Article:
Academic journal article Policy Review

By the People: The Old Values of the New Citizenship

Academic journal article Policy Review

By the People: The Old Values of the New Citizenship

Article excerpt

Out of the ashes of George Bush's defeat in 1992 has come a bold new strategy for American conservatism. The strategy, called the "new citizenship," builds on the scholarship of Robert Nisbet, Michael Novak, Peter Berger, Richard John Neuhaus, and other leading conservative thinkers. Its goal is the reconstruction of civil society, the return of America to the self-governing republic described by Alexis de Tocqueville and envisioned by the Founding Fathers. Its social vision contrasts sharply with the similar-sounding but profoundly different rhetoric of "national community" espoused by President Clinton.

Michael Joyce, president of the Bradley Foundation, has been the principal architect of this new strategy. Pointing to the signs of massive discontent among American voters toward our major governing institutions - the immense popularity of Ross Perot's radical, populist call to return government directly to the people, the success of term limits and tax-and-spending limits in referendums across the nation, exit polls showing widespread skepticism about government's intentions and programs-Joyce has argued that "Americans are sick and tired of being told they're incompetent to run their own affairs." Speaking before The Heritage Foundation in December 1992, Joyce articulated his vision for conservatism in the next generation:

Americans are eager to seize control of their daily lives again - to make critical life choices for themselves, based on their own common sense and folk wisdom - to assume once again the status of proud, independent, self-governing citizens intended for them by the Founders.

Americans, he went on, are "sick and tired of being treated as helpless, pathetic victims of social forces that are beyond their understanding or control...of being treated as passive clients by arrogant, paternalistic social scientist, therapists, professionals, and bureaucrats." Under the "new citizenship" strategy, conservatives would empower families to take back their schools and neighborhoods, to make key decisions about education and health care and the character of their communities.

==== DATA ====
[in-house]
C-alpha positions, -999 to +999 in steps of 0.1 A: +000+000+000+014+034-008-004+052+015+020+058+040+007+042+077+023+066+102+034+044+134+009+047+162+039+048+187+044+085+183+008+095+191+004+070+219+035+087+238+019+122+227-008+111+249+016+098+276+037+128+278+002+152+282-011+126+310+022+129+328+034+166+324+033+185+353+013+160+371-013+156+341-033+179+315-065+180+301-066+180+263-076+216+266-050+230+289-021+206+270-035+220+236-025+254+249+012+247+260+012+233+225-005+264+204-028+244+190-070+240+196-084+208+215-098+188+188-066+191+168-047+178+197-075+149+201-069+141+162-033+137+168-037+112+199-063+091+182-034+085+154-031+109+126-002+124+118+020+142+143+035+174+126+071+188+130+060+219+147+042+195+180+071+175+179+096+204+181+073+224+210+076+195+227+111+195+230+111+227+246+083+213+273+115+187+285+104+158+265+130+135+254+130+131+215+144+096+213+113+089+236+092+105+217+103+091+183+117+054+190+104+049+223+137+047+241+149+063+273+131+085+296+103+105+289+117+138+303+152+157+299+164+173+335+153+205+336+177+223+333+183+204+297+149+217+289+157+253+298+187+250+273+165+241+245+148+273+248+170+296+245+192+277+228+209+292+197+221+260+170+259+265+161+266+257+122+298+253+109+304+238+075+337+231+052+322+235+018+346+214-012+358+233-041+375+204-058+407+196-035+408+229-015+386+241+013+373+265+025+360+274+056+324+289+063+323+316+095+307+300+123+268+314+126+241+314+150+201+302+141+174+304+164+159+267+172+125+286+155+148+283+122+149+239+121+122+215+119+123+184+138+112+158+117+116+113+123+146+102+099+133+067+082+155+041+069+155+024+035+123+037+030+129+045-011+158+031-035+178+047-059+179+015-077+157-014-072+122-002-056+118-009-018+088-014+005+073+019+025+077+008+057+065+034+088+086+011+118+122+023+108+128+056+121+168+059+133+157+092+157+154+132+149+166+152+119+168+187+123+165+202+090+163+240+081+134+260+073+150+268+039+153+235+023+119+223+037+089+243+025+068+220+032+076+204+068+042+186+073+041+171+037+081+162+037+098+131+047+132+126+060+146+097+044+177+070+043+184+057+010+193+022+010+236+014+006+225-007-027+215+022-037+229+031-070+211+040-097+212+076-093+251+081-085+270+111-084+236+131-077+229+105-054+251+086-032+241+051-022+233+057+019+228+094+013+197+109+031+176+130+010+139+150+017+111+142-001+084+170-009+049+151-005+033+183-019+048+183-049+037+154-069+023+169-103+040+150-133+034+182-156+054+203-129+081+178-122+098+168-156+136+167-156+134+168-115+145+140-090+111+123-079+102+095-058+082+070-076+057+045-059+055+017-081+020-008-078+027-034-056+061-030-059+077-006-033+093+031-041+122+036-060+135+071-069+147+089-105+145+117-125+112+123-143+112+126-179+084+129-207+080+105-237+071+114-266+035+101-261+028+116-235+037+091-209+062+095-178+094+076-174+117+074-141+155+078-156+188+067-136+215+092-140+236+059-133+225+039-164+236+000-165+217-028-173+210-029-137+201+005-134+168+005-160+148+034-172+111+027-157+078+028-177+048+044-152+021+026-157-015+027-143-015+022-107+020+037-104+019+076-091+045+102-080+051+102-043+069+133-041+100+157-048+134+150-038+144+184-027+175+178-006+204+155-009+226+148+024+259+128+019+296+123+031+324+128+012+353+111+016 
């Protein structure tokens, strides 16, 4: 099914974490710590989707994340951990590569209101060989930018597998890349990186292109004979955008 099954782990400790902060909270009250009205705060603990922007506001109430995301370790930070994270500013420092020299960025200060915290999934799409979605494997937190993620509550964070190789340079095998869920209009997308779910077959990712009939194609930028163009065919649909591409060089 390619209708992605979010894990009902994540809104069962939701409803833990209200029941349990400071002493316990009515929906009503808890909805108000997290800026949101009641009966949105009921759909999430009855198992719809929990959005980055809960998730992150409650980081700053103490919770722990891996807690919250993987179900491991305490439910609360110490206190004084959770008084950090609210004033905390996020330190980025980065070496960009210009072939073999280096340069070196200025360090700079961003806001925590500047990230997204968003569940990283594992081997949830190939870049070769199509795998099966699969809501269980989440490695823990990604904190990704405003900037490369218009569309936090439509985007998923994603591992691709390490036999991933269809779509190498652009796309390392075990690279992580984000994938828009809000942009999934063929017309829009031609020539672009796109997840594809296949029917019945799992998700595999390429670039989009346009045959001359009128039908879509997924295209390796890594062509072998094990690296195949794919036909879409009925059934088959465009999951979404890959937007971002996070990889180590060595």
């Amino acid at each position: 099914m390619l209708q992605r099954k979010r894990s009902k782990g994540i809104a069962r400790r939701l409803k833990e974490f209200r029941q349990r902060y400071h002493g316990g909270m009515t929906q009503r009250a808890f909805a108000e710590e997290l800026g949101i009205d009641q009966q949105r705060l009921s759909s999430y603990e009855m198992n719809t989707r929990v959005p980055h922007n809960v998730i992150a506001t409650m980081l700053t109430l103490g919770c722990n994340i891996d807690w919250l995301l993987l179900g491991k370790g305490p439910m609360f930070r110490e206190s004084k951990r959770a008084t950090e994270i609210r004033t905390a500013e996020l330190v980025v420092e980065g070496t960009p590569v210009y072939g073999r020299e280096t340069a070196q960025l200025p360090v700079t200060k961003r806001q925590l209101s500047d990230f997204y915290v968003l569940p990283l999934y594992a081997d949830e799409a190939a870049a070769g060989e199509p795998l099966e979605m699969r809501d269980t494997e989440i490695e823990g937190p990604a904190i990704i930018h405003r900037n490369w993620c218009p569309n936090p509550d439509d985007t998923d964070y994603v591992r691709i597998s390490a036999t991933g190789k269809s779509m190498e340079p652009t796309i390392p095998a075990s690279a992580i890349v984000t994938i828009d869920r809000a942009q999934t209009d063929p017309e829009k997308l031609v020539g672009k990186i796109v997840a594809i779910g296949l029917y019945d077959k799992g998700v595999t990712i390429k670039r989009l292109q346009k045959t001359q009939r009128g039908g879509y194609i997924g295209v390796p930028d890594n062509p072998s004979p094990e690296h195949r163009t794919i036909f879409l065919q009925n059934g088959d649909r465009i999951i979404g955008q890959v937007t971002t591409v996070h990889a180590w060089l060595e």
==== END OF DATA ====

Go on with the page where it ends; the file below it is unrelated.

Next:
Two themes are emerging from the new citizenship concept. A "resistance" theme calls for rolling back the incursions of the therapeutic state into the everyday lives of Americans by challenging the political hegemony of the "helping" and "caring" professions and bureaucracies. This requires dramatizing their status as entrenched, corrupt special interests more concerned about advancing narrow ideological agendas and protecting political prerogatives than about serving the public.

Common Sense, Everyday Wisdom

Resistance also means challenging the cultural hegemony of "expert" knowledge on behalf of the common sense, everyday wisdom of the average American. It includes a strong critique of the new moral code of our elites - in particular, the central place accorded untrammeled self-expression - on behalf of traditional values like self-discipline, personal responsibility, and moral integrity.

The larger and more ambitious "restoration" theme calls for nothing less than revitalizing the institutions and values of American civil society. Through our vast, pluralistic network of civic institutions, as Tocqueville noted many years before, Americans had always been able to harness private energies to countless public tasks. At the same time, civic associations and groupings helped sustain order and public morality, and generally leaven the materialistic individualism of commercial democracy with an inclination toward broader citizenly duties. The traditional, local institutions of civil society - families, schools, churches, neighborhoods, and other "mediating structures" - had allowed the exercise of genuine citizenship and cultivated character for the next generation.

That the institutions and values of civil society are deeply imperiled and desperately in need of resuscitation today is a conviction widely shared across the political spectrum. …

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